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High priority is staying tuned to bottom machine

Published May 4, 2007

[Times photo: David A. Brown]
One of the sea's strongest fighters, the amberjack provides wreck fishermen with a tasty target that hits a variety of baits and puts up a monstrous battle. The dark facial streak indicates an aggressive mood.

Red snapper fishing is excellent on most ledges and rock piles in depths of 90 to 180 feet. Areas of bottom with high concentrations of bait seem to be the key to finding the larger schools. Like most snapper, they are aggressive when on the feed and will usually take a bait well before it reaches the bottom.

A good bottom machine will assist anglers in finding these schools. While running to your offshore spot, try to tune your machine so the bottom can be seen in as much detail as possible. Look for rolls in the bottom or ledges with fish showing on the topside of them. When these areas are located, hit the man overboard button on the GPS. Now that the spot is located, turn around and take a closer look. If the spot looks good, try a drift drop. This technique will sometimes pay off big with grouper and red or mangrove snapper and sometimes will produce smaller fish such as vermilion snapper or scamp and triggerfish. Either way this is an effective technique to find new areas to fish.

Amberjack continues to be unpredictable from spot to spot. Some of the wrecks offshore that are usually full of these bruisers are barren, and others that generally produce little are full from top to bottom. In recent years, the vertical jigs that are used to catch amberjack have improved so much that most times they outproduce live baits. Large white bucktails or 4- to 8-ounce knife-style jigs have been working best. These fish are averaging 20 to 30 pounds, so only take what you will eat and let the rest live as just a couple of these will feed an entire family.

Red grouper are starting to show in most of their summer haunts. Areas of hard bottom in 90 to 110 feet of water are producing larger-than-normal reds, often in the 15-pound range. One method that works well is fishing the edges of the bait stacks. Most of these fish will stay away from these towers of sardines and only get in the middle of them when they are feeding.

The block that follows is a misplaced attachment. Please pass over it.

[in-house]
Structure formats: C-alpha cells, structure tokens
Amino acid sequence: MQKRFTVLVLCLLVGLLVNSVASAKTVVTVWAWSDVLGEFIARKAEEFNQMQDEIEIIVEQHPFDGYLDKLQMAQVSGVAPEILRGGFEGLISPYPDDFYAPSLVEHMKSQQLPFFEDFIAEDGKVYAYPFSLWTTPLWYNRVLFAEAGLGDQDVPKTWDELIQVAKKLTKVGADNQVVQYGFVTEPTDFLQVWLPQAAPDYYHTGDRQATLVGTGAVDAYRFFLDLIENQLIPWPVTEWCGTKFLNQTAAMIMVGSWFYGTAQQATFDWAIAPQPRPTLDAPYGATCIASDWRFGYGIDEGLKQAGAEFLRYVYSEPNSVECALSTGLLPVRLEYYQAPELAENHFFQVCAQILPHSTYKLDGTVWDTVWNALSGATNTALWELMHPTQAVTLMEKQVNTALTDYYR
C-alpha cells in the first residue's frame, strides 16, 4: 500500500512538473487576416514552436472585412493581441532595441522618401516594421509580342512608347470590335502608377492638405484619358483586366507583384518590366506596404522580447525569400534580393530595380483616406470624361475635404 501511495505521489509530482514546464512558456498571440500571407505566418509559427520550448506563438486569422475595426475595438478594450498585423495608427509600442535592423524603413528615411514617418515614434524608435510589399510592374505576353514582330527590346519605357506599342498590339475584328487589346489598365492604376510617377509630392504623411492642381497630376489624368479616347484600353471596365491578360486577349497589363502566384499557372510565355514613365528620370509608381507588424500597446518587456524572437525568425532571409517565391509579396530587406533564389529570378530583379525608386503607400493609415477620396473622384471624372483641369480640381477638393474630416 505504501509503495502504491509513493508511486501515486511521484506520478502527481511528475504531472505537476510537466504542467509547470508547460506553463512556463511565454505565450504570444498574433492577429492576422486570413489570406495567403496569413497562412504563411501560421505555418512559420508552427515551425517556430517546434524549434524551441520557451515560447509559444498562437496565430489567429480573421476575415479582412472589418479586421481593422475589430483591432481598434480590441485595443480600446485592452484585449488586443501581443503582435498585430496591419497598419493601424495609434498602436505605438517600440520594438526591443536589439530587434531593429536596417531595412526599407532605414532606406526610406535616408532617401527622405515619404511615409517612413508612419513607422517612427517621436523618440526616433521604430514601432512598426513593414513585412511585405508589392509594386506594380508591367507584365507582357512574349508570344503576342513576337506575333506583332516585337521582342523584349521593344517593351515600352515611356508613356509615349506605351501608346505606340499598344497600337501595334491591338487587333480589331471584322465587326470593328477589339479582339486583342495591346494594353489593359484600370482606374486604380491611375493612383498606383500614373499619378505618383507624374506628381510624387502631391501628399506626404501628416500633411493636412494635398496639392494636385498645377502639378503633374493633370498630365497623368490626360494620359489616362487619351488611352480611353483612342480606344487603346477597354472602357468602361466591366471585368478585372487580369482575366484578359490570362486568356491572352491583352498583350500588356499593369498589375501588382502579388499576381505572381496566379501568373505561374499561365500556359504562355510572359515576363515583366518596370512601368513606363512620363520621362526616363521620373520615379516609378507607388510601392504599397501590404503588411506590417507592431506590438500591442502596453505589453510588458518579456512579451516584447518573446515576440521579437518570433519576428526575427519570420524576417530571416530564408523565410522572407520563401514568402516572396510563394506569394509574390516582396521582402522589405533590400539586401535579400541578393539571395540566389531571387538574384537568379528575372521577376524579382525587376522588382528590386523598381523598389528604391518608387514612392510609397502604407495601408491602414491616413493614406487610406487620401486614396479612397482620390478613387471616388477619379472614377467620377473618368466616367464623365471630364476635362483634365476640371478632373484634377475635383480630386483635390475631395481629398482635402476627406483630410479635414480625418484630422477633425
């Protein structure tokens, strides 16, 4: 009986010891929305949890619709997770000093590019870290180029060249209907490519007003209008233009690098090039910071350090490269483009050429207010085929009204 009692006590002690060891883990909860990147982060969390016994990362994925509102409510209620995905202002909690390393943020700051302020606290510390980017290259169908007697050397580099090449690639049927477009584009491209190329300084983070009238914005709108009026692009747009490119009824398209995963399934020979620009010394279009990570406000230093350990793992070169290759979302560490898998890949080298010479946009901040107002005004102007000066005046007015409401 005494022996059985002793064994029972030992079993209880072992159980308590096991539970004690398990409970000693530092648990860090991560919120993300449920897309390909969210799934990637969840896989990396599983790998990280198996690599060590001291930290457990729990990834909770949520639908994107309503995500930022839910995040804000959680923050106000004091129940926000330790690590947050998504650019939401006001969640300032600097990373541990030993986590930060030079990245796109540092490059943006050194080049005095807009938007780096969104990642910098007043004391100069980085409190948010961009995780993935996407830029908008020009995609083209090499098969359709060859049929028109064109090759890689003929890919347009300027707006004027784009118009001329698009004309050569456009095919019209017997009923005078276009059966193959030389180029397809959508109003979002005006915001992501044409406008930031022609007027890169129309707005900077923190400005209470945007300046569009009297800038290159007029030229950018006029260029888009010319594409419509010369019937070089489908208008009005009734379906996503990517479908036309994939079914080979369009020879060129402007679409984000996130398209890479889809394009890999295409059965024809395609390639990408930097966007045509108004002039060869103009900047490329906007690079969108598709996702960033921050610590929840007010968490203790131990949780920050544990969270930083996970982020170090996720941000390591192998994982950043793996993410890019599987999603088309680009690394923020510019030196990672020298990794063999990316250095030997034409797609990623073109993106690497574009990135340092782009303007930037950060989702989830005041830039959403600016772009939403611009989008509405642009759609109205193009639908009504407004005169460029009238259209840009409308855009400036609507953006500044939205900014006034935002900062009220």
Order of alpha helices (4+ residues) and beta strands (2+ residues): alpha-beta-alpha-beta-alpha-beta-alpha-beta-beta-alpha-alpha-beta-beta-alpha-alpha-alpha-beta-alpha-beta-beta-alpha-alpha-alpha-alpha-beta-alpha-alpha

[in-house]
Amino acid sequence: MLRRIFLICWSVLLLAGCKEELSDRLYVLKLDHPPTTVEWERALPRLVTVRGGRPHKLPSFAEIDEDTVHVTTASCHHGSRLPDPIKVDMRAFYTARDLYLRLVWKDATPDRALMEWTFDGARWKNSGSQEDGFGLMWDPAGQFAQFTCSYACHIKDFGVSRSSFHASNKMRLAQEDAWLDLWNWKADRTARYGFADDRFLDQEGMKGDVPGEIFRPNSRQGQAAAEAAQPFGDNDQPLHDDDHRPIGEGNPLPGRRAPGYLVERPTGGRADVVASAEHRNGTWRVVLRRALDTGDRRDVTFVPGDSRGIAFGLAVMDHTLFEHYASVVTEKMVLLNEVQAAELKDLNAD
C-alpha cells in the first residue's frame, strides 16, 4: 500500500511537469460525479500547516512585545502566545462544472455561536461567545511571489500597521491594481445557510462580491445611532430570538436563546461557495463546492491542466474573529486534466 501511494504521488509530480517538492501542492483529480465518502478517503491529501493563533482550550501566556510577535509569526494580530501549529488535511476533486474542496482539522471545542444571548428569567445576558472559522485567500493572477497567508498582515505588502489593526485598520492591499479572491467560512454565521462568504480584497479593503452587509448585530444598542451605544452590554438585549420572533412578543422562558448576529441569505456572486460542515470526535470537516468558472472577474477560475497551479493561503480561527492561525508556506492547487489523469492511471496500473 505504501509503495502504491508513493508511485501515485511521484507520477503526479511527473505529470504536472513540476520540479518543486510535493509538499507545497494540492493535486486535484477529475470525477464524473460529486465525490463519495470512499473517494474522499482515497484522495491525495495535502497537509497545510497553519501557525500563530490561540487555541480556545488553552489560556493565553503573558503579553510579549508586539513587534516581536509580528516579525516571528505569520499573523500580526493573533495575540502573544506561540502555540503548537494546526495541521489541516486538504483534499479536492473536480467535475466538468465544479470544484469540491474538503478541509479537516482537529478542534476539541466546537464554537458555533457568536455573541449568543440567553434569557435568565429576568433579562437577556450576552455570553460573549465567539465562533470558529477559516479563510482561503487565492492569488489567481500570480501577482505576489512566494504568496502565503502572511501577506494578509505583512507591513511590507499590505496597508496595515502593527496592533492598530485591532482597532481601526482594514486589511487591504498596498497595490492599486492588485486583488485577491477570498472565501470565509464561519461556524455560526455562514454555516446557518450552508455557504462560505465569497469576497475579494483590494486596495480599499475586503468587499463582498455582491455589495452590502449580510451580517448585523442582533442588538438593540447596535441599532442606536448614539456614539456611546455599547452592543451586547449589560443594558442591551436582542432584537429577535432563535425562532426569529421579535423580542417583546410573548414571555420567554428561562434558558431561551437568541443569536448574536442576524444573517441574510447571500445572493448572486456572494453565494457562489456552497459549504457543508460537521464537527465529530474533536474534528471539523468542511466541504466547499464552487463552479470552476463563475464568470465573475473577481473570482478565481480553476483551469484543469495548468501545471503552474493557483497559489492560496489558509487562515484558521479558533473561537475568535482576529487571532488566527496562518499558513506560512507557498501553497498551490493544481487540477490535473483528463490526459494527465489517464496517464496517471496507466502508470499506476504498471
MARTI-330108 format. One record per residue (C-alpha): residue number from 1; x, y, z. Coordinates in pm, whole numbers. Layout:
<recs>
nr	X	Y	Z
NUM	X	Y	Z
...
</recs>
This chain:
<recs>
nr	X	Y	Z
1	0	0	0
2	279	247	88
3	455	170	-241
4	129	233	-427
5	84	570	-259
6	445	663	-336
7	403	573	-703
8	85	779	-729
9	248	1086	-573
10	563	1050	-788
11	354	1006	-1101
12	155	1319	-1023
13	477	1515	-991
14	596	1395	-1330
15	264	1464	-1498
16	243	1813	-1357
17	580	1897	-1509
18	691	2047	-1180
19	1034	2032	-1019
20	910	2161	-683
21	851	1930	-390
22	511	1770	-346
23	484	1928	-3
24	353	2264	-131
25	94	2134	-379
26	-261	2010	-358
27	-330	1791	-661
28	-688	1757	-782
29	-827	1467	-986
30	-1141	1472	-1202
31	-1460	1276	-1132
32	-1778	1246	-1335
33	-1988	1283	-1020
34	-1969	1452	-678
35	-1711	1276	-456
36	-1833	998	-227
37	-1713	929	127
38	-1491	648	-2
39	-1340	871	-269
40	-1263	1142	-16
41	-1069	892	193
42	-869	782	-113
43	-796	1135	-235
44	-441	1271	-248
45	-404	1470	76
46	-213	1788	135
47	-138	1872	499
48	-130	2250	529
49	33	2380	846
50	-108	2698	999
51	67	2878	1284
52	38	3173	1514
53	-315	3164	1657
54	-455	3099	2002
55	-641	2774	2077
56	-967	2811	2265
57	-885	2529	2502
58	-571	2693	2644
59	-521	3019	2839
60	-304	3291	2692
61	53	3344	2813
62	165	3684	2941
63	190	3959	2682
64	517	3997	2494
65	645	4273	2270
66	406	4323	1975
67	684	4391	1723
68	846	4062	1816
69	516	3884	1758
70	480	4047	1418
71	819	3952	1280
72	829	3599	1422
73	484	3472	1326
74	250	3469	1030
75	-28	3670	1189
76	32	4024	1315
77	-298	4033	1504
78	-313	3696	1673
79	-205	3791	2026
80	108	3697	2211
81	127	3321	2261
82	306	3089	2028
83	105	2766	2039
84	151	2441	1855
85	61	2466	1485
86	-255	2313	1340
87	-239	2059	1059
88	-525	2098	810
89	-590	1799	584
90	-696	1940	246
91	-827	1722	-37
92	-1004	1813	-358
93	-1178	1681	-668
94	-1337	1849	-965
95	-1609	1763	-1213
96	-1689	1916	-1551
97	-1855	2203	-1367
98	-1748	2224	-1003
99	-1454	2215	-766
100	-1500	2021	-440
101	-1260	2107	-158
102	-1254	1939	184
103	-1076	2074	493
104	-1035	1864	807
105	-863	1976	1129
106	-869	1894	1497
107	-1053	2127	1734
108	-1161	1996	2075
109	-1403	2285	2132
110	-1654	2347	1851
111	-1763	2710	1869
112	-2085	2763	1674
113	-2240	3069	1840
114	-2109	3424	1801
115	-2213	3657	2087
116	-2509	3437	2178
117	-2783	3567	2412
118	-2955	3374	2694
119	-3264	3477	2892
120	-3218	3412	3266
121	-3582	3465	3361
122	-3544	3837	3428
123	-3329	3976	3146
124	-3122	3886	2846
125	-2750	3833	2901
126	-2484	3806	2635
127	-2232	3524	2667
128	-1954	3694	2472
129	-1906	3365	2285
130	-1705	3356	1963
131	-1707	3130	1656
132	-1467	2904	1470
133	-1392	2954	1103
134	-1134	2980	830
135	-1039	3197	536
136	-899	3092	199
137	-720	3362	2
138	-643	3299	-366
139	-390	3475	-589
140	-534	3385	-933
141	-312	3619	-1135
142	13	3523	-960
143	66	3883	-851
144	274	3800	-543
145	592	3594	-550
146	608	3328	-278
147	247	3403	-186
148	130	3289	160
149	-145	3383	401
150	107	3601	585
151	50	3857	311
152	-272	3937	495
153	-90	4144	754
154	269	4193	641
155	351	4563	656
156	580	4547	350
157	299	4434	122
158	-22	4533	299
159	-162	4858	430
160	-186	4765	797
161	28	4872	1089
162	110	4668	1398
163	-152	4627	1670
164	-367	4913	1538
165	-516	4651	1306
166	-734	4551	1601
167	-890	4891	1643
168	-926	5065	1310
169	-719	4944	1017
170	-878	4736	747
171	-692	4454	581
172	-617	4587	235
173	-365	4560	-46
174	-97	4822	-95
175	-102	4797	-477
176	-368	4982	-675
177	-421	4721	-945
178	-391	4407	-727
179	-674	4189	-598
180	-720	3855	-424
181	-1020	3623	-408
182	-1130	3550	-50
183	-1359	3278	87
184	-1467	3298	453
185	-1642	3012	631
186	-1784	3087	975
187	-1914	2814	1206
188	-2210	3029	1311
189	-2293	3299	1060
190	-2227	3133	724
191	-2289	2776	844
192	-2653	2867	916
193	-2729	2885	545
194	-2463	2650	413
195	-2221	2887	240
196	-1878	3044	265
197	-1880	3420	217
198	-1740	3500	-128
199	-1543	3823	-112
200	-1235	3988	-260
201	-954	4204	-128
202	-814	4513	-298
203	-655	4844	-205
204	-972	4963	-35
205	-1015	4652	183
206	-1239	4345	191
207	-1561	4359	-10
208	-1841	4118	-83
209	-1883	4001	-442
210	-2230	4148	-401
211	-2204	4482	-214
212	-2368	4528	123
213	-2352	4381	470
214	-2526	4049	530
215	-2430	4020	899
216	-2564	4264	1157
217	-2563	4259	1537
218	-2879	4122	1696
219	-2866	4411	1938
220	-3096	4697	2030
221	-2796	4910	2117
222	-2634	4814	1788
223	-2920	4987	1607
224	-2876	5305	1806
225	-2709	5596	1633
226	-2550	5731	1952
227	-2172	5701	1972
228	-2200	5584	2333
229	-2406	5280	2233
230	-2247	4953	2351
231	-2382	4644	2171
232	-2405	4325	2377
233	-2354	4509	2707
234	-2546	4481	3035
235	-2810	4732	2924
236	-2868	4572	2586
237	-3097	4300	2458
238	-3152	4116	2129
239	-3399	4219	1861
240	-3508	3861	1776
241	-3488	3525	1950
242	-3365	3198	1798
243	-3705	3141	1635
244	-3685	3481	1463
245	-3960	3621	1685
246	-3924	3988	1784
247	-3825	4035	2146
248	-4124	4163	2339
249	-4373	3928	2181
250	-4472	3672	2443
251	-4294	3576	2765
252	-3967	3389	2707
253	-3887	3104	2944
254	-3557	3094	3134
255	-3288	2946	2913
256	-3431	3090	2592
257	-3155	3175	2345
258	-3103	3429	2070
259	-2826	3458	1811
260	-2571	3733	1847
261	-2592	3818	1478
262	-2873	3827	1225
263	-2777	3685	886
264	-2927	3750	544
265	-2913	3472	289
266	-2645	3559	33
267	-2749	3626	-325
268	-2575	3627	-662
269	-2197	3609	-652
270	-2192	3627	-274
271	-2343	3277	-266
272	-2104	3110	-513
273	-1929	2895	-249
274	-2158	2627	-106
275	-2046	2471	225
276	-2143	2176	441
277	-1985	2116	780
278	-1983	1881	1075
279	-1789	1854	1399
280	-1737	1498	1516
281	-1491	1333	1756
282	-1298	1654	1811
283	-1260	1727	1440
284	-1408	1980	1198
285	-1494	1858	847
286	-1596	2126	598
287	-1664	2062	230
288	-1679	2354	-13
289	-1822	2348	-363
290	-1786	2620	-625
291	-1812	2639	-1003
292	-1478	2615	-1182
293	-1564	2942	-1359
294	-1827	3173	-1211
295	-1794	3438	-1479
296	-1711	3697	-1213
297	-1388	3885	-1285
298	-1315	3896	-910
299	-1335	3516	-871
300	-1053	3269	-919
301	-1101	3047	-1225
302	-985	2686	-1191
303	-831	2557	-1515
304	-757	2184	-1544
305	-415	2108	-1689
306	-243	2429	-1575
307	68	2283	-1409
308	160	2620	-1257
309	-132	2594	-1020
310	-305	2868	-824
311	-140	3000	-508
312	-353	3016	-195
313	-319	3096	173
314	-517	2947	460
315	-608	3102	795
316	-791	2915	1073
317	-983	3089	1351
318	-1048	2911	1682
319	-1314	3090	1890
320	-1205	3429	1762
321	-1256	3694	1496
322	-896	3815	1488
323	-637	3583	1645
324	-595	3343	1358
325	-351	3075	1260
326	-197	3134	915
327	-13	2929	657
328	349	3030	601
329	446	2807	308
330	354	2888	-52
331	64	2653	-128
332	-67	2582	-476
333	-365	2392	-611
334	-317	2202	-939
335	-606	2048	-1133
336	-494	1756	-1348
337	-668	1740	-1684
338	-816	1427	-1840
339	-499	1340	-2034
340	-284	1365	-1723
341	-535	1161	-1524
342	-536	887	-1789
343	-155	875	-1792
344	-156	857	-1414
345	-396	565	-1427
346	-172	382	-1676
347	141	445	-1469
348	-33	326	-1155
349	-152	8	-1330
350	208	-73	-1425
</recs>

Look for the gag grouper on smaller bottom this time of year. These fish travel more than the red grouper and may sometimes be found on the same type of bottom but predominantly will be in areas that have more relief, as they are much more cautious than their cousins. Ledges and rolloffs in the deeper water have been holding more and larger gags, and these spots will continue to do so throughout the summer. Live baits are the key to catching gags and will outproduce dead bait most of the time.

For the first time in a while, the shrimp boats have been working in our area waters. An early start and a trip to the local pass for a cast net session for threadfin herring and horse minnows is a great way to ensure a successful tuna trip. The key is getting offshore at least 30 miles before sun up and scanning the horizon for lights. Since these shrimp boats work primarily at night, they are lit up and can be seen from miles away. Upon arrival, wait for the shrimp boat to anchor and start culling their catch. A steady stream of your fresh live chummers should be deployed and a few larger live baits, such as blue runners or cigar minnows, should be rigged and drifting behind the boat. It should not take long for the action to start and as long as the live chumming does not stop the bite should not stop either. Fishing, using this method should also produce bonito, sharks, king mackerel and even some wahoo, dolphin and sailfish if you are deep enough.

Steve Papen charters out of Indian Shores and can be reached at (727) 642-3411 or

[Last modified May 3, 2007, 19:16:06]

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